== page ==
The pandemic has exposed many organisations to the reality of what skills they have lacked – often in the areas of digital and ecommerce. And anyone involved in marketing knows that it is essential to understand how these disciplines are integral to so much of a marketer’s work nowadays. No matter what vertical market people are working in – from FMCG to financial services, retail to pharmaceuticals – digital marketing and ecommerce skills are core areas of expertise.

The beauty of blended learning is that you can combine live training with on-demand sessions, giving people the broadest access and variety of learning.

Identifying what a business needs in terms of upskilling can be daunting and one of the ways we’ve tried to ensure that training meets a specific business needs is with our Digital Skills Index (DSI). This helps diagnose and benchmark training requirements, ensuring learning is tailored accordingly.

Remote working may have briefly stymied training and development for some organisations, but as the world has picked up its pace again so too has the need for upskilling. And training brings so much more than just new skills, it motivates employees, builds engagement and increases productivity – all of which mean it helps drive greater return on investment (RoI). Companies that rate highly in employee training have staff attrition rates 53% lower than those with less of a training focus (LinkedIn Global Talent Trends, 2020). If you want to find and keep the best people, you need to offer them the best training.

As we enter the Autumn, we are all still having to live with a fair degree of uncertainty as to how the pandemic will play out and what level of restrictions may be imposed. What we can now be sure of is that remote learning is possible and often desirable. The pandemic has now shown educators and business leaders that there is an alternative when it comes to training. It’s possible to be taught by the best trainers and tutors remotely, employees can upskill outside of their day job and education and training can be cost effective – making it accessible to more people. When professionally crafted, it can offer classrooms, workshops, roundtables and surgeries that are as effective online as in-person.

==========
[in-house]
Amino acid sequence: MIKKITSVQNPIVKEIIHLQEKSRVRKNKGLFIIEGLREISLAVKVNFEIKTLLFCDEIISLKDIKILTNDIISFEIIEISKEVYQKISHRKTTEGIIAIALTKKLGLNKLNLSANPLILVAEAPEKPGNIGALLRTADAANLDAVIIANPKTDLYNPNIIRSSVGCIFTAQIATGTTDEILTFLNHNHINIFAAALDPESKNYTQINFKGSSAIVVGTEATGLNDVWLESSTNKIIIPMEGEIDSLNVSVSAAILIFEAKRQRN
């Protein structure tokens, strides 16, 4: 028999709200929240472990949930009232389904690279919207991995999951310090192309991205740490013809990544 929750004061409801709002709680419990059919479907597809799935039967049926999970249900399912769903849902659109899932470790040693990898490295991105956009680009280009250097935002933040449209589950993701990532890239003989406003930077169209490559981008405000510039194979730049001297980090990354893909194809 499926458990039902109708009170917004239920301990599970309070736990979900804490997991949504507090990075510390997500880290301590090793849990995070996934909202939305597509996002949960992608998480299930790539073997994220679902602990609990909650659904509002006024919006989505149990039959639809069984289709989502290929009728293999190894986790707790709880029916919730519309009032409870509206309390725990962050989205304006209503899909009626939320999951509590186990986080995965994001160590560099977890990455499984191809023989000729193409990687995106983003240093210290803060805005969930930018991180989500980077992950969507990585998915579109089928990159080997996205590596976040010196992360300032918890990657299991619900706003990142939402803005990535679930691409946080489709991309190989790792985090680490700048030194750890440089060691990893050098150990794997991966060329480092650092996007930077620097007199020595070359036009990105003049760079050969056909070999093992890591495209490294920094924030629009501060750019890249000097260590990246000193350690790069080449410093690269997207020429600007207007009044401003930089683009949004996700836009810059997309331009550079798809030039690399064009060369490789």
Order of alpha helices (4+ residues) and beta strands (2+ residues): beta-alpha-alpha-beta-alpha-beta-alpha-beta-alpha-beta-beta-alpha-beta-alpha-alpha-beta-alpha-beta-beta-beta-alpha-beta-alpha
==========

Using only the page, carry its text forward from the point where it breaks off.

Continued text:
Future success will belong to the businesses that are able to quickly adapt and meet the ever-changing needs of their customers and that will inevitably involve ongoing training and development.

Guest Author

Richard Breeden

managing director, Econsultancy, Econsultancy


Richard Breeden is Managing Director of Econsultancy part of the Xeim Group, Centaur Media plc. Richard has more than 20 years' experience in eCommerce and business transformation in numerous B2B and B2C sectors. He has held leadership roles at Ascential plc, DMGT plc and Universal Music Group, both in the UK and Middle East. He also founded the eCommerce retailer EBTM plc in 2005. Richard has an MBA from Imperial College Business School.